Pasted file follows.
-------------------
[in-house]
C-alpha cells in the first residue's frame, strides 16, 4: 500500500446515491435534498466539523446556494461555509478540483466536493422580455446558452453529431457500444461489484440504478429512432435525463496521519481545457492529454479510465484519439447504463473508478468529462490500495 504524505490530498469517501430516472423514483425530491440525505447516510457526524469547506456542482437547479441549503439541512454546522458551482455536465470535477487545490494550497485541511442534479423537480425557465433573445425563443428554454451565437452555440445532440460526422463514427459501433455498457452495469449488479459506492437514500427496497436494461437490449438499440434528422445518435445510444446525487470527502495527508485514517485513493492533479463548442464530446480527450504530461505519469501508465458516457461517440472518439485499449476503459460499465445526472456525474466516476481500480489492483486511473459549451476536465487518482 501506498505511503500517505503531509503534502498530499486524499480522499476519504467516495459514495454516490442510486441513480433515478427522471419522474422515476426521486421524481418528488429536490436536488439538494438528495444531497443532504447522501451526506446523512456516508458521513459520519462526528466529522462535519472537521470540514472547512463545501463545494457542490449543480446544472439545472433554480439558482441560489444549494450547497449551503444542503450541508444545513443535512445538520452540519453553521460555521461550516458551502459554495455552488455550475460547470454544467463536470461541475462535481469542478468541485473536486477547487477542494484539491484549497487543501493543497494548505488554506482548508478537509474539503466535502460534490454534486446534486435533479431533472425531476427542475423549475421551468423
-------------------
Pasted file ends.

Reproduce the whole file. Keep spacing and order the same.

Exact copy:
[in-house]
C-alpha cells in the first residue's frame, strides 16, 4: 500500500446515491435534498466539523446556494461555509478540483466536493422580455446558452453529431457500444461489484440504478429512432435525463496521519481545457492529454479510465484519439447504463473508478468529462490500495 504524505490530498469517501430516472423514483425530491440525505447516510457526524469547506456542482437547479441549503439541512454546522458551482455536465470535477487545490494550497485541511442534479423537480425557465433573445425563443428554454451565437452555440445532440460526422463514427459501433455498457452495469449488479459506492437514500427496497436494461437490449438499440434528422445518435445510444446525487470527502495527508485514517485513493492533479463548442464530446480527450504530461505519469501508465458516457461517440472518439485499449476503459460499465445526472456525474466516476481500480489492483486511473459549451476536465487518482 501506498505511503500517505503531509503534502498530499486524499480522499476519504467516495459514495454516490442510486441513480433515478427522471419522474422515476426521486421524481418528488429536490436536488439538494438528495444531497443532504447522501451526506446523512456516508458521513459520519462526528466529522462535519472537521470540514472547512463545501463545494457542490449543480446544472439545472433554480439558482441560489444549494450547497449551503444542503450541508444545513443535512445538520452540519453553521460555521461550516458551502459554495455552488455550475460547470454544467463536470461541475462535481469542478468541485473536486477547487477542494484539491484549497487543501493543497494548505488554506482548508478537509474539503466535502460534490454534486446534486435533479431533472425531476427542475423549475421551468423